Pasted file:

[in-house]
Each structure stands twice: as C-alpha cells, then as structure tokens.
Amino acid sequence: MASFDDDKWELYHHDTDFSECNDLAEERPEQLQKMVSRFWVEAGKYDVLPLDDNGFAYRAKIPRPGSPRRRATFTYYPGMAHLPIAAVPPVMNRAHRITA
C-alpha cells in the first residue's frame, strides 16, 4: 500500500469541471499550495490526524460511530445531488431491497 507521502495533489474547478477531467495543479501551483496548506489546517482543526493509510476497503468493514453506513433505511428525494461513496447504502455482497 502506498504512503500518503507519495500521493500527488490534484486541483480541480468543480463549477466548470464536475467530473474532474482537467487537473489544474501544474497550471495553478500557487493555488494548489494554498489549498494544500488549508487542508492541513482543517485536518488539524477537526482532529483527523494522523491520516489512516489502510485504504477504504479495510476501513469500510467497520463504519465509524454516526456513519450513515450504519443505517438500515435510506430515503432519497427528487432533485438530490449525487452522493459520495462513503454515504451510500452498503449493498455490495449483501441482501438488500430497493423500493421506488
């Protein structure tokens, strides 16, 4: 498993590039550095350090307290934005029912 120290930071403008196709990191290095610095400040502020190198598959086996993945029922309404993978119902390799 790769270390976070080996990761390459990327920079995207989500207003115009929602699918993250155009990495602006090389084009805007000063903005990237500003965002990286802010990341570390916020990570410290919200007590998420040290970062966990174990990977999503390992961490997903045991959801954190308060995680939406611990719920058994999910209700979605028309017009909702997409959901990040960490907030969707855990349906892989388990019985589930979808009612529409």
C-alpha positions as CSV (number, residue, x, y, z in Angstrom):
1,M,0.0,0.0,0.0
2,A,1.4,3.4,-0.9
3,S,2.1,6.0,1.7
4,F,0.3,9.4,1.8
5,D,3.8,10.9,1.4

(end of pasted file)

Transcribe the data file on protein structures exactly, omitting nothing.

[in-house]
Each structure stands twice: as C-alpha cells, then as structure tokens.
Amino acid sequence: MASFDDDKWELYHHDTDFSECNDLAEERPEQLQKMVSRFWVEAGKYDVLPLDDNGFAYRAKIPRPGSPRRRATFTYYPGMAHLPIAAVPPVMNRAHRITA
C-alpha cells in the first residue's frame, strides 16, 4: 500500500469541471499550495490526524460511530445531488431491497 507521502495533489474547478477531467495543479501551483496548506489546517482543526493509510476497503468493514453506513433505511428525494461513496447504502455482497 502506498504512503500518503507519495500521493500527488490534484486541483480541480468543480463549477466548470464536475467530473474532474482537467487537473489544474501544474497550471495553478500557487493555488494548489494554498489549498494544500488549508487542508492541513482543517485536518488539524477537526482532529483527523494522523491520516489512516489502510485504504477504504479495510476501513469500510467497520463504519465509524454516526456513519450513515450504519443505517438500515435510506430515503432519497427528487432533485438530490449525487452522493459520495462513503454515504451510500452498503449493498455490495449483501441482501438488500430497493423500493421506488
């Protein structure tokens, strides 16, 4: 498993590039550095350090307290934005029912 120290930071403008196709990191290095610095400040502020190198598959086996993945029922309404993978119902390799 790769270390976070080996990761390459990327920079995207989500207003115009929602699918993250155009990495602006090389084009805007000063903005990237500003965002990286802010990341570390916020990570410290919200007590998420040290970062966990174990990977999503390992961490997903045991959801954190308060995680939406611990719920058994999910209700979605028309017009909702997409959901990040960490907030969707855990349906892989388990019985589930979808009612529409």
C-alpha positions as CSV (number, residue, x, y, z in Angstrom):
1,M,0.0,0.0,0.0
2,A,1.4,3.4,-0.9
3,S,2.1,6.0,1.7
4,F,0.3,9.4,1.8
5,D,3.8,10.9,1.4